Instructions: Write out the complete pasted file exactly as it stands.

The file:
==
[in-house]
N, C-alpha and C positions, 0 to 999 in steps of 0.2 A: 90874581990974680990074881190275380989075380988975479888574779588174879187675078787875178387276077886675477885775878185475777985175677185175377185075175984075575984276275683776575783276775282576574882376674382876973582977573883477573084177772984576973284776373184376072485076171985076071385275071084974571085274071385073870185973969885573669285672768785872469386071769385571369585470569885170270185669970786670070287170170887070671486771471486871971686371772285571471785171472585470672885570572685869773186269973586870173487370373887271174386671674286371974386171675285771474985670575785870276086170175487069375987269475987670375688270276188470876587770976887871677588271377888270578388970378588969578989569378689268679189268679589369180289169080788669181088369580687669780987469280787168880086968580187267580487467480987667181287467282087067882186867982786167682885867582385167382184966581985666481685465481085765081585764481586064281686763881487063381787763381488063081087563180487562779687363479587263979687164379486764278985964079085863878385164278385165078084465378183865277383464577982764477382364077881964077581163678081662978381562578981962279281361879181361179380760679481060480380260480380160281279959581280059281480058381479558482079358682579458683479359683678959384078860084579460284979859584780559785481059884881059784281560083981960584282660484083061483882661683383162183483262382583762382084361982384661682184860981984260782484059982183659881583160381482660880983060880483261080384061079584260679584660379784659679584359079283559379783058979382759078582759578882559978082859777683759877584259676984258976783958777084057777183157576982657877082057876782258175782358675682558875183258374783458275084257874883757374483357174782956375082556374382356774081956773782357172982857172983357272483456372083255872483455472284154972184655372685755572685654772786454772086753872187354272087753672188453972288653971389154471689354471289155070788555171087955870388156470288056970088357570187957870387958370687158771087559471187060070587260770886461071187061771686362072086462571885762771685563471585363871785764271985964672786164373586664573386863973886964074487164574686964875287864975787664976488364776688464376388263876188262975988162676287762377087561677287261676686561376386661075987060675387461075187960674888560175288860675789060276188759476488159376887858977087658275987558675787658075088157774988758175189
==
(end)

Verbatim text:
[in-house]
N, C-alpha and C positions, 0 to 999 in steps of 0.2 A: 90874581990974680990074881190275380989075380988975479888574779588174879187675078787875178387276077886675477885775878185475777985175677185175377185075175984075575984276275683776575783276775282576574882376674382876973582977573883477573084177772984576973284776373184376072485076171985076071385275071084974571085274071385073870185973969885573669285672768785872469386071769385571369585470569885170270185669970786670070287170170887070671486771471486871971686371772285571471785171472585470672885570572685869773186269973586870173487370373887271174386671674286371974386171675285771474985670575785870276086170175487069375987269475987670375688270276188470876587770976887871677588271377888270578388970378588969578989569378689268679189268679589369180289169080788669181088369580687669780987469280787168880086968580187267580487467480987667181287467282087067882186867982786167682885867582385167382184966581985666481685465481085765081585764481586064281686763881487063381787763381488063081087563180487562779687363479587263979687164379486764278985964079085863878385164278385165078084465378183865277383464577982764477382364077881964077581163678081662978381562578981962279281361879181361179380760679481060480380260480380160281279959581280059281480058381479558482079358682579458683479359683678959384078860084579460284979859584780559785481059884881059784281560083981960584282660484083061483882661683383162183483262382583762382084361982384661682184860981984260782484059982183659881583160381482660880983060880483261080384061079584260679584660379784659679584359079283559379783058979382759078582759578882559978082859777683759877584259676984258976783958777084057777183157576982657877082057876782258175782358675682558875183258374783458275084257874883757374483357174782956375082556374382356774081956773782357172982857172983357272483456372083255872483455472284154972184655372685755572685654772786454772086753872187354272087753672188453972288653971389154471689354471289155070788555171087955870388156470288056970088357570187957870387958370687158771087559471187060070587260770886461071187061771686362072086462571885762771685563471585363871785764271985964672786164373586664573386863973886964074487164574686964875287864975787664976488364776688464376388263876188262975988162676287762377087561677287261676686561376386661075987060675387461075187960674888560175288860675789060276188759476488159376887858977087658275987558675787658075088157774988758175189